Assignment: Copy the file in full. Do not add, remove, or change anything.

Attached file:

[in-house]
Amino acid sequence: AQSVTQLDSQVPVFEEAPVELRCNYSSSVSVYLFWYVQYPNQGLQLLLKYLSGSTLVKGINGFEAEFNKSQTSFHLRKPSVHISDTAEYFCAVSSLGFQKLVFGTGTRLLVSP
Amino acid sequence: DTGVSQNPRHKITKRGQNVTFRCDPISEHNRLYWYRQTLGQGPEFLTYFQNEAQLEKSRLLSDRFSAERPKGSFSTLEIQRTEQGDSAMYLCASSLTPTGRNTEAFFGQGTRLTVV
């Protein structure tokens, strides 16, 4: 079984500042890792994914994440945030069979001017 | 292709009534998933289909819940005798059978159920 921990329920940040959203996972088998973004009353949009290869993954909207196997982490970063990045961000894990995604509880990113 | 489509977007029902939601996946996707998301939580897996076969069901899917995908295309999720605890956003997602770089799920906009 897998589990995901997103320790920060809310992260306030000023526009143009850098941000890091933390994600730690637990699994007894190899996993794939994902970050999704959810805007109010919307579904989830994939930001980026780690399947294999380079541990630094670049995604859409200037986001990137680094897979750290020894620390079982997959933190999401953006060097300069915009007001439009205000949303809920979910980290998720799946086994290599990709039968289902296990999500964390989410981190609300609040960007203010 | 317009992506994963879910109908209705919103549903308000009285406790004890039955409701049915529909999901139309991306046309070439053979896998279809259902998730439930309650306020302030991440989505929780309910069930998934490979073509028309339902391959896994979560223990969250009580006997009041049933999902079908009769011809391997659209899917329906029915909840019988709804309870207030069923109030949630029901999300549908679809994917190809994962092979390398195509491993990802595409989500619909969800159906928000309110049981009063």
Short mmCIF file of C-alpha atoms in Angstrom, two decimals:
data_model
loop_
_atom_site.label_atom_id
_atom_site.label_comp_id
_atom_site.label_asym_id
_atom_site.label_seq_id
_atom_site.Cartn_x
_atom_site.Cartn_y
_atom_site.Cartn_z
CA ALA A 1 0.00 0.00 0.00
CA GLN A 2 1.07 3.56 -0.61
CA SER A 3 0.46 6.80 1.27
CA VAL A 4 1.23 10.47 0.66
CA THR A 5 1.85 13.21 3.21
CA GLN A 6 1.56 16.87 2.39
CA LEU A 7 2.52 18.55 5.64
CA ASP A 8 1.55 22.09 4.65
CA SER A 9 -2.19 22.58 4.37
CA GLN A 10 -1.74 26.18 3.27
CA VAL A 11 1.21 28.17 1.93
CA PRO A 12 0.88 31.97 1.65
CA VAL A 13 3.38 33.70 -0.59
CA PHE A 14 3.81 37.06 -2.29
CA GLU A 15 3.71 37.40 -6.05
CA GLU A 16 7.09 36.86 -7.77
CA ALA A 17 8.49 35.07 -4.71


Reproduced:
[in-house]
Amino acid sequence: AQSVTQLDSQVPVFEEAPVELRCNYSSSVSVYLFWYVQYPNQGLQLLLKYLSGSTLVKGINGFEAEFNKSQTSFHLRKPSVHISDTAEYFCAVSSLGFQKLVFGTGTRLLVSP
Amino acid sequence: DTGVSQNPRHKITKRGQNVTFRCDPISEHNRLYWYRQTLGQGPEFLTYFQNEAQLEKSRLLSDRFSAERPKGSFSTLEIQRTEQGDSAMYLCASSLTPTGRNTEAFFGQGTRLTVV
């Protein structure tokens, strides 16, 4: 079984500042890792994914994440945030069979001017 | 292709009534998933289909819940005798059978159920 921990329920940040959203996972088998973004009353949009290869993954909207196997982490970063990045961000894990995604509880990113 | 489509977007029902939601996946996707998301939580897996076969069901899917995908295309999720605890956003997602770089799920906009 897998589990995901997103320790920060809310992260306030000023526009143009850098941000890091933390994600730690637990699994007894190899996993794939994902970050999704959810805007109010919307579904989830994939930001980026780690399947294999380079541990630094670049995604859409200037986001990137680094897979750290020894620390079982997959933190999401953006060097300069915009007001439009205000949303809920979910980290998720799946086994290599990709039968289902296990999500964390989410981190609300609040960007203010 | 317009992506994963879910109908209705919103549903308000009285406790004890039955409701049915529909999901139309991306046309070439053979896998279809259902998730439930309650306020302030991440989505929780309910069930998934490979073509028309339902391959896994979560223990969250009580006997009041049933999902079908009769011809391997659209899917329906029915909840019988709804309870207030069923109030949630029901999300549908679809994917190809994962092979390398195509491993990802595409989500619909969800159906928000309110049981009063």
Short mmCIF file of C-alpha atoms in Angstrom, two decimals:
data_model
loop_
_atom_site.label_atom_id
_atom_site.label_comp_id
_atom_site.label_asym_id
_atom_site.label_seq_id
_atom_site.Cartn_x
_atom_site.Cartn_y
_atom_site.Cartn_z
CA ALA A 1 0.00 0.00 0.00
CA GLN A 2 1.07 3.56 -0.61
CA SER A 3 0.46 6.80 1.27
CA VAL A 4 1.23 10.47 0.66
CA THR A 5 1.85 13.21 3.21
CA GLN A 6 1.56 16.87 2.39
CA LEU A 7 2.52 18.55 5.64
CA ASP A 8 1.55 22.09 4.65
CA SER A 9 -2.19 22.58 4.37
CA GLN A 10 -1.74 26.18 3.27
CA VAL A 11 1.21 28.17 1.93
CA PRO A 12 0.88 31.97 1.65
CA VAL A 13 3.38 33.70 -0.59
CA PHE A 14 3.81 37.06 -2.29
CA GLU A 15 3.71 37.40 -6.05
CA GLU A 16 7.09 36.86 -7.77
CA ALA A 17 8.49 35.07 -4.71